There is simply no comparison between Resolve and HitFilm Express when it comes to: Media Management, Color Correction/Grading, Audio Editing/Mixing (and it can round-trip clips to Sound Forge Pro/Audio Studio), CODEC Support... and Fusion is amazing (and there is still the Standalone version which can round-trip natively with Resolve), and will likely be better in Resolve 16 (probably to be announced at NAB next month).
I think the biggest question mark is the fact that it's a Node-Based Compositing model, while many people in the lower-end of the market are accustomed to layers (due to Exposure to After Effects, HitFilm, Boris FX, NewBlue Titler, etc.). I don't think this is a factor for anyone just starting out, but it is definitely going to bias people who are already used to working in HitFilm or After Effects... likely against Fusion. However, BMD has tons of free educational material, so it's not hard to learn...
I view HitFilm Express in the same way that I view Avid Media Composer | First. It's basically a perpetual trial version. I don't - personally - think the Add-Ons are worth dumping money into. I think it's far more economical to use what is available out of the box while you save up for HitFilm Pro; if you end up liking the tool - or better yet, use it as a Compositing Add-On to VEGAS Pro 15 (if you happened to snag that for "almost free" a few months back), while you save up.
I also don't see a point in using one NLE for this, one NLE for that, etc. It's nice to be/remain flexible, but you have to weigh the options and decide if it is even worth your time to invest in learning or keeping up on a specific product. If you know Premiere Pro, Avid, Resolve or even HitFilm, PowerDirector is practically a waste of time and money (I own a recent version of PDR, so this isn't just blind opinion). It's nothing more than a limited, redundant product and the time you spent using it is time you can spend gaining proficiency in HitFilm, or whatever other higher-end NLE you use.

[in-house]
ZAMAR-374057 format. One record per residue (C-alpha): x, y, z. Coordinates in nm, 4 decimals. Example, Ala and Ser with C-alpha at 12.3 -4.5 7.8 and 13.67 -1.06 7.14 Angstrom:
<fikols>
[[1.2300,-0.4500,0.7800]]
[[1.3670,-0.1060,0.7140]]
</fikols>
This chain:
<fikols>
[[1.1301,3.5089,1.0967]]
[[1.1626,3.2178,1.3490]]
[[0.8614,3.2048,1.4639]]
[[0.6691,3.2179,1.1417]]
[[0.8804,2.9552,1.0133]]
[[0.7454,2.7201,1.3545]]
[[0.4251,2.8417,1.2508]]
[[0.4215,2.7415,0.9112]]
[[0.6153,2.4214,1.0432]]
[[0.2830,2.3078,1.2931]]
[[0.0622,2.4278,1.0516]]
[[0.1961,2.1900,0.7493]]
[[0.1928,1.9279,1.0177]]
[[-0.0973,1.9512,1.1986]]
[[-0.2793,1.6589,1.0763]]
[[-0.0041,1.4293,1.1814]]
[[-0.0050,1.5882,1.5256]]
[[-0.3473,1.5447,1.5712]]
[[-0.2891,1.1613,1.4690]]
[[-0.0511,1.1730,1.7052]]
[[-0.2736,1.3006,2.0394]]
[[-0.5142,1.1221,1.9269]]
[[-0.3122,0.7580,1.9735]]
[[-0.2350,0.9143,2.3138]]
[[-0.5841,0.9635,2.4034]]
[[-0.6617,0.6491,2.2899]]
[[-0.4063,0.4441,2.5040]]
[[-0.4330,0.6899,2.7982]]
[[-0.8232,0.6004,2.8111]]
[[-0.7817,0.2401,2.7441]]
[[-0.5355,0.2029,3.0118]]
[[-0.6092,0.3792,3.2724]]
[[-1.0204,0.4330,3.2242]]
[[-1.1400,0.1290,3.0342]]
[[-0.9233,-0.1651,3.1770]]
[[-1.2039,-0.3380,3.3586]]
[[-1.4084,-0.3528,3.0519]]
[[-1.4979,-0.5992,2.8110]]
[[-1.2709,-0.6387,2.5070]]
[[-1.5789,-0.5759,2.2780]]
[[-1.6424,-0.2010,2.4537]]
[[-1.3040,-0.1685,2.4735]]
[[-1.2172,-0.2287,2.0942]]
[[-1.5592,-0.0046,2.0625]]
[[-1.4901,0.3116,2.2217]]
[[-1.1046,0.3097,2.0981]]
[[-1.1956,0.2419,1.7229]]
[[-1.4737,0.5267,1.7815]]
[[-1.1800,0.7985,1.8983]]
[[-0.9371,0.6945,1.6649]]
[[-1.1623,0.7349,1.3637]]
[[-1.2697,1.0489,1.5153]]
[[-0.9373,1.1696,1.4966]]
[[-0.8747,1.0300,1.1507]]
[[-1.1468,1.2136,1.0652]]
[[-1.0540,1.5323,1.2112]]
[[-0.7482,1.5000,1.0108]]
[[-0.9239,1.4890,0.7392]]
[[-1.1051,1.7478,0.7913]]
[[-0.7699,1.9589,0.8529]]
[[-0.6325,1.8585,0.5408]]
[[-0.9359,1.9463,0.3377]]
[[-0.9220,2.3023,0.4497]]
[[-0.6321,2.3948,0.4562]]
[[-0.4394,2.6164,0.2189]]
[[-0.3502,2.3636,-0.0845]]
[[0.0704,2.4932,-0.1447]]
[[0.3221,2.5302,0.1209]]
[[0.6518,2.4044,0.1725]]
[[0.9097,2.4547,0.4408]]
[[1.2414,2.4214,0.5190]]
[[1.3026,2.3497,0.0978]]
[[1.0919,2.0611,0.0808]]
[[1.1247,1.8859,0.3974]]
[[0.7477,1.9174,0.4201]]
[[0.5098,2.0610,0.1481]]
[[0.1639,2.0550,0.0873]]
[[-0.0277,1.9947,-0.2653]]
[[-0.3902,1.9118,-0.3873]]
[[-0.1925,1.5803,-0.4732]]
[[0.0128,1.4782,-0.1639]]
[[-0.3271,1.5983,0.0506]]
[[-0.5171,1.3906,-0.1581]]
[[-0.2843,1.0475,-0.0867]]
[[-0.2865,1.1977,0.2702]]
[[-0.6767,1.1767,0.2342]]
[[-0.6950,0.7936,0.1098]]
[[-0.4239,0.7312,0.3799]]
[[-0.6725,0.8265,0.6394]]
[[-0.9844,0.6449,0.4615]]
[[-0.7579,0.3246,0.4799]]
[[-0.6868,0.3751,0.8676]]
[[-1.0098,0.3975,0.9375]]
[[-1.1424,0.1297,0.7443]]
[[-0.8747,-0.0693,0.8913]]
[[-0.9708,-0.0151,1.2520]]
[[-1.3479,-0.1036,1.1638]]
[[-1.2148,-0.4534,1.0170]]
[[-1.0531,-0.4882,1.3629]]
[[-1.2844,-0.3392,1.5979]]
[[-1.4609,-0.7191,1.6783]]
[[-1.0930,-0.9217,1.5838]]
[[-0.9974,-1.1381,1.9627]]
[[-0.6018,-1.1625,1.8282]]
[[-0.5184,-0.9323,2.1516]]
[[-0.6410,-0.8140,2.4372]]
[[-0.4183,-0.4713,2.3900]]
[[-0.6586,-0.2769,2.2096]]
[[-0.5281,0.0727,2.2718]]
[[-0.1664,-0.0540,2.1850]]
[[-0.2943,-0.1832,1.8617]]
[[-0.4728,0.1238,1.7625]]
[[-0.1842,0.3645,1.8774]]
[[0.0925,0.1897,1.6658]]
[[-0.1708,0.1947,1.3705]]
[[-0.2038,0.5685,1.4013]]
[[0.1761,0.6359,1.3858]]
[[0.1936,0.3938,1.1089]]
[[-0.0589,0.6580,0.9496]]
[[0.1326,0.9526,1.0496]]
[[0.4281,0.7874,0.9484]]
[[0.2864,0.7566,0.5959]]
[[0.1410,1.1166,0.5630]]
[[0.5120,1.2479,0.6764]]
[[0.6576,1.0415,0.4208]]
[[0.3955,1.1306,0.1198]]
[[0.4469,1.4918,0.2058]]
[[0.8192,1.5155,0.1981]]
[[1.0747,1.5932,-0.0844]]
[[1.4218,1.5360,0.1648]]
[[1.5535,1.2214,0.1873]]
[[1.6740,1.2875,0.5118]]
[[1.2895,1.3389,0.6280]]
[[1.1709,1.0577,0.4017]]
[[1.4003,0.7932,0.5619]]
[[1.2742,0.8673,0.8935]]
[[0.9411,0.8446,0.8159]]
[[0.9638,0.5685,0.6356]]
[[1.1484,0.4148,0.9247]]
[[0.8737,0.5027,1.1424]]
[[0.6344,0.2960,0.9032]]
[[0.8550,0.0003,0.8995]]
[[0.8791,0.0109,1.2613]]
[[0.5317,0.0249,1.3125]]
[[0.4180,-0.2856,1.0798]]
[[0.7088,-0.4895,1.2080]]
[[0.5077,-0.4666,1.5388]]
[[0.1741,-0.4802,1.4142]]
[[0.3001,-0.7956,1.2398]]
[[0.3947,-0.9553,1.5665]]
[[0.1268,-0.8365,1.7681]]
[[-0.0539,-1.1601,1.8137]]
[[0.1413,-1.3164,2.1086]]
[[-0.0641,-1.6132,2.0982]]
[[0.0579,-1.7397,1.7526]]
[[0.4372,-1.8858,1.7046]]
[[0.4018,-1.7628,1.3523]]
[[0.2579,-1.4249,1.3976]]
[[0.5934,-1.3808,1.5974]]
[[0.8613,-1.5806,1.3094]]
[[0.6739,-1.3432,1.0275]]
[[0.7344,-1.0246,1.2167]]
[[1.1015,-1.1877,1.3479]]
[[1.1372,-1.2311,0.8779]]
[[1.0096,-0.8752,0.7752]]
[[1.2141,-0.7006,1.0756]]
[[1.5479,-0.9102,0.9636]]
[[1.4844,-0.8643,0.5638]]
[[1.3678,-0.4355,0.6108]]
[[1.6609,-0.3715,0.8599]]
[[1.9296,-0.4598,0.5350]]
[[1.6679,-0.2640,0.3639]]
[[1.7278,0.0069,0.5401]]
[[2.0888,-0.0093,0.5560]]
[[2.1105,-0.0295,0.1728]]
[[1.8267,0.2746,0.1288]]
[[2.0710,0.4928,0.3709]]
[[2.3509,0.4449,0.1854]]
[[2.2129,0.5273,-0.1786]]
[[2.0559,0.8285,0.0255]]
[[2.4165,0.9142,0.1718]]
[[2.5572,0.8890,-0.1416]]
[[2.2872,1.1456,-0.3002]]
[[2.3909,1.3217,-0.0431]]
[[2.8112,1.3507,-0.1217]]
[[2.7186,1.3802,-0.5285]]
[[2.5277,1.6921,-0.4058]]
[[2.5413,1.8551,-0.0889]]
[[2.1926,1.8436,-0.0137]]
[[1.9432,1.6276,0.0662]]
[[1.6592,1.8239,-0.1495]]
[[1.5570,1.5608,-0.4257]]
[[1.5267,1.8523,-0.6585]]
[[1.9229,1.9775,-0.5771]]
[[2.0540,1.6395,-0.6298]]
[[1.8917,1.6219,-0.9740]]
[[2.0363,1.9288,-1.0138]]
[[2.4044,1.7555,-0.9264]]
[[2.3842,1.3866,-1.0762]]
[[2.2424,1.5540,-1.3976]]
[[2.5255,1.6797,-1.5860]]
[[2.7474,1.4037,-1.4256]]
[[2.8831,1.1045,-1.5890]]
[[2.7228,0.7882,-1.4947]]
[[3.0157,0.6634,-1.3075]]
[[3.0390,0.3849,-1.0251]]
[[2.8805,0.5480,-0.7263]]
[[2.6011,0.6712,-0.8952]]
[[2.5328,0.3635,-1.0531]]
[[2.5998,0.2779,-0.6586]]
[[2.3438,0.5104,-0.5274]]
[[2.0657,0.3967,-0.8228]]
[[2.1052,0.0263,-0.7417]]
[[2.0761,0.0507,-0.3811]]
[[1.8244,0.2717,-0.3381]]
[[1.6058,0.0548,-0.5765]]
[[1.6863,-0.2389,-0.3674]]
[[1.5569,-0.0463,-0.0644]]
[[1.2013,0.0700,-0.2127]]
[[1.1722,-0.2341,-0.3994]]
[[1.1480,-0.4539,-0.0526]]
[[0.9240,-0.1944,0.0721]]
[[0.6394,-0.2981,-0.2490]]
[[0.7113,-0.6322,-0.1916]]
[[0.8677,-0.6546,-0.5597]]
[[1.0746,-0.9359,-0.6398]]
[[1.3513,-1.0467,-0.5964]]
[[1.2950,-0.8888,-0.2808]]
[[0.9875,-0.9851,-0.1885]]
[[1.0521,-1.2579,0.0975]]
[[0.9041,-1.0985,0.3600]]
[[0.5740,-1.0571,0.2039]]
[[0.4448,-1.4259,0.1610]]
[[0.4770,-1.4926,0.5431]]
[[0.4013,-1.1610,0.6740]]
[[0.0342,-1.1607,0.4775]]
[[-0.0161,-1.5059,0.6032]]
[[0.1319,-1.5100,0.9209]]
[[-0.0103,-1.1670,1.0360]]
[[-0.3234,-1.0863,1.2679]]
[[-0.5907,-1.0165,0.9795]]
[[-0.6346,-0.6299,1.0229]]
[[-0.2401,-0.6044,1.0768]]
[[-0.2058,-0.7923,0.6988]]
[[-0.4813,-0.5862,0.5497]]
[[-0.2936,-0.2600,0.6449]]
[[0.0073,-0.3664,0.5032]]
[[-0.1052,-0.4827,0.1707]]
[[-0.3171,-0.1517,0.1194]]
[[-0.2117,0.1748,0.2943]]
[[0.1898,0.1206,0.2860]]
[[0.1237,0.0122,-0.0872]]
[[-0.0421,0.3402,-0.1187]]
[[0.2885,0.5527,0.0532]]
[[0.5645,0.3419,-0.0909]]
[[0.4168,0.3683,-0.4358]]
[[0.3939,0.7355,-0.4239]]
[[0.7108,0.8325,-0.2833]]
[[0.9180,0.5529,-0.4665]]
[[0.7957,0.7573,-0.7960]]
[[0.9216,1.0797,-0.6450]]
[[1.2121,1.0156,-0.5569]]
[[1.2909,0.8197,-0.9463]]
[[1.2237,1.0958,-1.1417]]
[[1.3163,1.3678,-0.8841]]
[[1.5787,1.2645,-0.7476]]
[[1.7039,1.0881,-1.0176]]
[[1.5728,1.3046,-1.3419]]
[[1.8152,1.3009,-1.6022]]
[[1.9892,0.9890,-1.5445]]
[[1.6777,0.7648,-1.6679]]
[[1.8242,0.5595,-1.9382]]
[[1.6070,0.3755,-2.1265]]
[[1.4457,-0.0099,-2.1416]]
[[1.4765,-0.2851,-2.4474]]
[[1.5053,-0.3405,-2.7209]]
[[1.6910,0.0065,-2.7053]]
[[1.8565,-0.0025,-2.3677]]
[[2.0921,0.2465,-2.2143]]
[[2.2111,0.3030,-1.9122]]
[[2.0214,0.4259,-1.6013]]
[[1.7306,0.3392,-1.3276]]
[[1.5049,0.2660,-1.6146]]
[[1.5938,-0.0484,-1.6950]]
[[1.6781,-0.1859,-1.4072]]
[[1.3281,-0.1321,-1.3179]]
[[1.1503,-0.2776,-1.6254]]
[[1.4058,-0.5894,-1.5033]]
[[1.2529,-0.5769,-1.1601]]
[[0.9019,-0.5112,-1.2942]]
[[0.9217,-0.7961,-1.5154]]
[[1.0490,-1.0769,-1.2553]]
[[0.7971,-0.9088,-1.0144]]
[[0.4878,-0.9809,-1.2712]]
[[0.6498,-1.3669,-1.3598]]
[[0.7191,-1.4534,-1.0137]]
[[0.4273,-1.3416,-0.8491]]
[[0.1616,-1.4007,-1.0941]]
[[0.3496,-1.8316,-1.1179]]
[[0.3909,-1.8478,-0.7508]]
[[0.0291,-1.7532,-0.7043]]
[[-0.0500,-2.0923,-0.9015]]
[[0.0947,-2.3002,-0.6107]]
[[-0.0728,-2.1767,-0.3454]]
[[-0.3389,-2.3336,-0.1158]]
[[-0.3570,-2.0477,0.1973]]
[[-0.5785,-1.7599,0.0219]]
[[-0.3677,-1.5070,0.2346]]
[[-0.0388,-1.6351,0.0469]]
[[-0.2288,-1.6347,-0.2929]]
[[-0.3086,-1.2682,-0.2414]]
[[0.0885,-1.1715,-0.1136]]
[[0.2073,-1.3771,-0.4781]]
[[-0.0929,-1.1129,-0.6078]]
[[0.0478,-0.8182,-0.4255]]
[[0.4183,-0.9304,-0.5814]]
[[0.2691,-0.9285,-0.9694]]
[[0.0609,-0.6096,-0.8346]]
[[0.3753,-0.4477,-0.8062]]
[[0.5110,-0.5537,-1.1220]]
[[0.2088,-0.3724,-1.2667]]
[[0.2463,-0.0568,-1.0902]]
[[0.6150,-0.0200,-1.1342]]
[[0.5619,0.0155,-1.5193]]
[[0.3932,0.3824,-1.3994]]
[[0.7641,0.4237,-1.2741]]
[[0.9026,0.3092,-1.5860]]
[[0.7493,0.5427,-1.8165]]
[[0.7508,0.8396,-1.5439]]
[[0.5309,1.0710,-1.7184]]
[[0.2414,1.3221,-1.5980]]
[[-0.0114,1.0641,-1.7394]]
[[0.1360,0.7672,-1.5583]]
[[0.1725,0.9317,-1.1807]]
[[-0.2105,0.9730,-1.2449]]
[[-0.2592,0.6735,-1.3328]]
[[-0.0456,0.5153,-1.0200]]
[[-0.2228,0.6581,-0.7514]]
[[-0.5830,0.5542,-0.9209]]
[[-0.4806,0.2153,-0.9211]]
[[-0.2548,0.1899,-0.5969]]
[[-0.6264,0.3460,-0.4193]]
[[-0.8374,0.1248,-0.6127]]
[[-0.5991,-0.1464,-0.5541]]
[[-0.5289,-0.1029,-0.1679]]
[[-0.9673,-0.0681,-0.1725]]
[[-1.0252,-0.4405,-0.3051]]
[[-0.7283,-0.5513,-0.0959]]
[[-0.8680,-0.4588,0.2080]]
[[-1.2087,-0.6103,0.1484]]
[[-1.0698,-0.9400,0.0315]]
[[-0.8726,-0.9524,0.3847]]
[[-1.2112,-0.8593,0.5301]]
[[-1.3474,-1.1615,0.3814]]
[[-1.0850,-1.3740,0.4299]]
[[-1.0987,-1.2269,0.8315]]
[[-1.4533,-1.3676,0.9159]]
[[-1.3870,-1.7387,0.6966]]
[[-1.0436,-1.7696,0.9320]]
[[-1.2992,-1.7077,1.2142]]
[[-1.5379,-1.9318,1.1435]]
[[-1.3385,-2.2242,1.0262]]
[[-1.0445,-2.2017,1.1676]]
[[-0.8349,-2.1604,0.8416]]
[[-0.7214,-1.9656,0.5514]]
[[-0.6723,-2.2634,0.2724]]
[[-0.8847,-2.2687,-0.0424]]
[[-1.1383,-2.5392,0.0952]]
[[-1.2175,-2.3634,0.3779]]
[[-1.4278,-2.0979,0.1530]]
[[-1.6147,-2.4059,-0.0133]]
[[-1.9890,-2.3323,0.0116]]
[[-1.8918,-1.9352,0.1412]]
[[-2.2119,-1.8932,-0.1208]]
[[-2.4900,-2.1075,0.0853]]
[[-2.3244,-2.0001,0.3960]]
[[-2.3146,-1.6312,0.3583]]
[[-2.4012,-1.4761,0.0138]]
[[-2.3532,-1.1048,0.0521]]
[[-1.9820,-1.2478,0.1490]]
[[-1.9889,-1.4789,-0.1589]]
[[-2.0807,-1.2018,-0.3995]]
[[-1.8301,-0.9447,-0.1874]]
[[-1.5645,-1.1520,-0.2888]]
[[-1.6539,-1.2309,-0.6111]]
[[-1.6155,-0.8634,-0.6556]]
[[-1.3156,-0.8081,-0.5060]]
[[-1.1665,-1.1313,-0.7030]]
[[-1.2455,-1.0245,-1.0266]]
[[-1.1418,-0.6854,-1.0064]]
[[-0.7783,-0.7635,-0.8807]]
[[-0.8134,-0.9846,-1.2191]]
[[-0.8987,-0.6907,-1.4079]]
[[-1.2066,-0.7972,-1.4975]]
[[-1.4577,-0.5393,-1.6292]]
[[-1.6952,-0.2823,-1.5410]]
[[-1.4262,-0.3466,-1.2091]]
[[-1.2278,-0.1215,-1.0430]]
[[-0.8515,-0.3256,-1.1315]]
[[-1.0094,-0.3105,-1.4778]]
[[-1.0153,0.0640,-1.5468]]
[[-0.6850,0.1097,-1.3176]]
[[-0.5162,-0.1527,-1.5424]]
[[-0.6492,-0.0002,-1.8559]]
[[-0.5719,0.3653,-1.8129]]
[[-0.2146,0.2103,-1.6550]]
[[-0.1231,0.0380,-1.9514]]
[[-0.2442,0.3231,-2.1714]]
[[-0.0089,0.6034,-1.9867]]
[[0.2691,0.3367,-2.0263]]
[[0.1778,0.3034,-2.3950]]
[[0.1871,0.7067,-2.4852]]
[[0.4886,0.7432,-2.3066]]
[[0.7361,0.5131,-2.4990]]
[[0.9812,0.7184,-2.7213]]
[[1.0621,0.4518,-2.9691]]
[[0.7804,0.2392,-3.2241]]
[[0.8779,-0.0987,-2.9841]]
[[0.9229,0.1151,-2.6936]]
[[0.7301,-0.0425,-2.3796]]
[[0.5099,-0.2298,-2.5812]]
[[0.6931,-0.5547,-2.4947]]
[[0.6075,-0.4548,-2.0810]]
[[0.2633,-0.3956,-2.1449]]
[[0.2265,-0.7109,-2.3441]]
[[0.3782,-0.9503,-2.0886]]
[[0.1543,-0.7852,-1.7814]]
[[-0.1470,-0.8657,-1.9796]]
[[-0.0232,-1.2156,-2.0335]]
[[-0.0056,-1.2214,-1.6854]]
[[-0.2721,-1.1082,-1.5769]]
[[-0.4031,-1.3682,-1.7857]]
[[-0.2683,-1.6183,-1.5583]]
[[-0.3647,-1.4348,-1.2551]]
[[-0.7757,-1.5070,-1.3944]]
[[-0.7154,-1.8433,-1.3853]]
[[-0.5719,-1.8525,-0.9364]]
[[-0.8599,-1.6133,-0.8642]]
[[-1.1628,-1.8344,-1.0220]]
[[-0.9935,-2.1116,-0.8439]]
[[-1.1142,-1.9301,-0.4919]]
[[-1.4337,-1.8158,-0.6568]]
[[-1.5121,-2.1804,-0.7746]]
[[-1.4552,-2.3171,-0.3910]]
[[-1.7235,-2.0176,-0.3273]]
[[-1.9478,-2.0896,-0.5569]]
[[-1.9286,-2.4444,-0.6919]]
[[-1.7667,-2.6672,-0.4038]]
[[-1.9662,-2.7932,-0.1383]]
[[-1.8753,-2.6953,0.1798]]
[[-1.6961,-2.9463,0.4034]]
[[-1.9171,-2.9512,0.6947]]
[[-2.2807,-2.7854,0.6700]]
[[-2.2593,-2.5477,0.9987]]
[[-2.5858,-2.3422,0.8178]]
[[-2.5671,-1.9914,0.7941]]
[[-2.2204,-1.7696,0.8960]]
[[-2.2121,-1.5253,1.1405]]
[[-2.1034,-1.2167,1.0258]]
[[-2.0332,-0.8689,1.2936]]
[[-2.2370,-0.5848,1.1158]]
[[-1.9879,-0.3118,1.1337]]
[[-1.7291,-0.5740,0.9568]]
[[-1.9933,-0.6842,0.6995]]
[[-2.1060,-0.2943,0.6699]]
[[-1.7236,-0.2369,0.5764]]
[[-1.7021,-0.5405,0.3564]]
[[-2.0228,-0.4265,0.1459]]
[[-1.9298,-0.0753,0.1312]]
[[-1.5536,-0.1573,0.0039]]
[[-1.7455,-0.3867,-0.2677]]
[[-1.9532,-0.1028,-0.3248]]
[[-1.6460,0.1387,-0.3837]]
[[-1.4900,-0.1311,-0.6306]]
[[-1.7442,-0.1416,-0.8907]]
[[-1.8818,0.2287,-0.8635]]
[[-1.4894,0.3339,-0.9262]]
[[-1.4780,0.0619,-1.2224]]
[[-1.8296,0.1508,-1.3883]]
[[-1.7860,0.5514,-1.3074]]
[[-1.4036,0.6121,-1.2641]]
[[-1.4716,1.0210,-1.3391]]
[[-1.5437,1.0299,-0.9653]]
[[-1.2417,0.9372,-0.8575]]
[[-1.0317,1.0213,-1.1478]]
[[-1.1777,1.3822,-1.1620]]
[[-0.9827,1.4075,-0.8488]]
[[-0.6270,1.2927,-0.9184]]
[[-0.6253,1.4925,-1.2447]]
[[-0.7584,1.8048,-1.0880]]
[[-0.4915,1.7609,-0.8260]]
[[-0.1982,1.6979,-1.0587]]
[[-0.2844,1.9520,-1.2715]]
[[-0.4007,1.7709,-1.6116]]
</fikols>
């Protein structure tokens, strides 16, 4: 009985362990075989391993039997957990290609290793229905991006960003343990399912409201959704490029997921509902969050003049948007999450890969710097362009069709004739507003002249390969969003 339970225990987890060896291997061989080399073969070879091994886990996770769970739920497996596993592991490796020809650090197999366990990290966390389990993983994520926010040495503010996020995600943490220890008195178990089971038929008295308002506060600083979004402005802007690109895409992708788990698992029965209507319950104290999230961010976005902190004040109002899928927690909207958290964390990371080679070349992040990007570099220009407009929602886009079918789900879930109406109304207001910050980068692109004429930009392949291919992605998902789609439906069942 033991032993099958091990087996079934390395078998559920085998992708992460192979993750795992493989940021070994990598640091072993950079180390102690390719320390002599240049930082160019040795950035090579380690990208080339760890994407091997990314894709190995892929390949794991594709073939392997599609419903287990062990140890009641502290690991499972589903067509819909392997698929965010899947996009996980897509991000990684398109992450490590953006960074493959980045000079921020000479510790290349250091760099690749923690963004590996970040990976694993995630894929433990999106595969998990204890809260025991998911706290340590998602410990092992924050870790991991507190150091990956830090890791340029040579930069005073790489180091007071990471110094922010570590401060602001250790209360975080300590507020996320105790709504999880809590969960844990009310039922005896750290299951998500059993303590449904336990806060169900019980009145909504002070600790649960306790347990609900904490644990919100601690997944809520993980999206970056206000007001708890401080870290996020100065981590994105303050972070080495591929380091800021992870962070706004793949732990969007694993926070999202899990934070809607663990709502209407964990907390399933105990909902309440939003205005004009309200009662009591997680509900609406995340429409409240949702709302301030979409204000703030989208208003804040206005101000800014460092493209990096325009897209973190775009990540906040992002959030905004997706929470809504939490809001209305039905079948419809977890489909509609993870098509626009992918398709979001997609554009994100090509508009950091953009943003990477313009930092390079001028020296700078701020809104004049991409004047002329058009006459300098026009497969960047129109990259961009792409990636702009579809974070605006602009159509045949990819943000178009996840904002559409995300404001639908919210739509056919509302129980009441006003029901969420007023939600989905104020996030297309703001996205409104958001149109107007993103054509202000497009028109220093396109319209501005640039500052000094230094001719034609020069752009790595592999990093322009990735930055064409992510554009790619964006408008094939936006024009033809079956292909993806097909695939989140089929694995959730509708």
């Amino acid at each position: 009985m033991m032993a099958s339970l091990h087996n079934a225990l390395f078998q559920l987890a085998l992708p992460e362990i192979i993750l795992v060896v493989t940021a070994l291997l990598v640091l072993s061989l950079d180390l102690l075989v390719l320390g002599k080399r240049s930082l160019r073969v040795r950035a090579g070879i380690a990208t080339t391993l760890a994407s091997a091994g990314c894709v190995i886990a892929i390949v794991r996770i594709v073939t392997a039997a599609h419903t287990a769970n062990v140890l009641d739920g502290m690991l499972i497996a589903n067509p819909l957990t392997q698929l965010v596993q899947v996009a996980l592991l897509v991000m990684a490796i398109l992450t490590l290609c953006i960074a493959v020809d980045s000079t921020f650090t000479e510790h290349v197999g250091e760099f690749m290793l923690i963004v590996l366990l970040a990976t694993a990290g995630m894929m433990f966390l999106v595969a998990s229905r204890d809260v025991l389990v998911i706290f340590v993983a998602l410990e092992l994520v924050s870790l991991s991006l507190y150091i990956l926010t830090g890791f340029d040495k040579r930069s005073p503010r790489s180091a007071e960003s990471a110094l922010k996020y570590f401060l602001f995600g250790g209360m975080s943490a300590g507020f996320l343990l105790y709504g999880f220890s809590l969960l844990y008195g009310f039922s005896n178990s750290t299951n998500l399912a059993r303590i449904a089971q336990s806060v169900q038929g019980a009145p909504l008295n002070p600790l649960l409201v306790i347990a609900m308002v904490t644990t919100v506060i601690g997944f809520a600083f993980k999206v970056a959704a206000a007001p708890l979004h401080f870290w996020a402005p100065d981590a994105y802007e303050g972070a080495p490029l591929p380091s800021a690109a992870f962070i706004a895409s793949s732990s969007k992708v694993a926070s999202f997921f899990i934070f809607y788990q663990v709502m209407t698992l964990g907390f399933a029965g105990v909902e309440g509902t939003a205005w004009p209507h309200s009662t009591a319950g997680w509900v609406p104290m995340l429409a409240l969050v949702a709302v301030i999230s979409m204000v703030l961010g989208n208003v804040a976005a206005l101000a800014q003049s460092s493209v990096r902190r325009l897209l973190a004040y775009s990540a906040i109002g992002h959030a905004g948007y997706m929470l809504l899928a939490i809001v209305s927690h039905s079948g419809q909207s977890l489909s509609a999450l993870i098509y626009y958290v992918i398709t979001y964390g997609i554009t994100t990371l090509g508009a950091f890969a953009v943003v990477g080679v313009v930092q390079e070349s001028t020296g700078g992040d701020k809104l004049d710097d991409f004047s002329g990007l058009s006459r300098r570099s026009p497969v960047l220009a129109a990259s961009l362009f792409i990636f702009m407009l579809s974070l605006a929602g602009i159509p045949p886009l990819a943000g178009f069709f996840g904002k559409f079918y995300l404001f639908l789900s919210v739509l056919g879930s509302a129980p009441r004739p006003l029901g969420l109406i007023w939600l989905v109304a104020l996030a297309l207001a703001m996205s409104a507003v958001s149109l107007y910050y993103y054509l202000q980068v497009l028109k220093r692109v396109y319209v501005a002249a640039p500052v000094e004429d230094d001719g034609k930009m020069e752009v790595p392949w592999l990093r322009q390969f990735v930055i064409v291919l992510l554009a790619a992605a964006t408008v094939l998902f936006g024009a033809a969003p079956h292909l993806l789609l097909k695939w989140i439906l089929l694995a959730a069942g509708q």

Using PowerDirector is like doing Rosetta Stone German when you have your French 301 Exam the next day.
Beware the Resolve "Database" approach to file management and make sure you understand it and are comfortable with it before committing. For me it's a deal-breaker as it doesn't fit in with my workflow, which is based on having separate client/project folders for each job that are easy to back-up and move between machines. Resolve's approach is quite different, with a database storing all projects (although you can make separate databases) and is intended to allow for multi-user access and additional team functionality. For those of you who find Fusion within Resolve limited, remember that the standalone Fusion version is still available and the basic version (which does almost everything) is still free.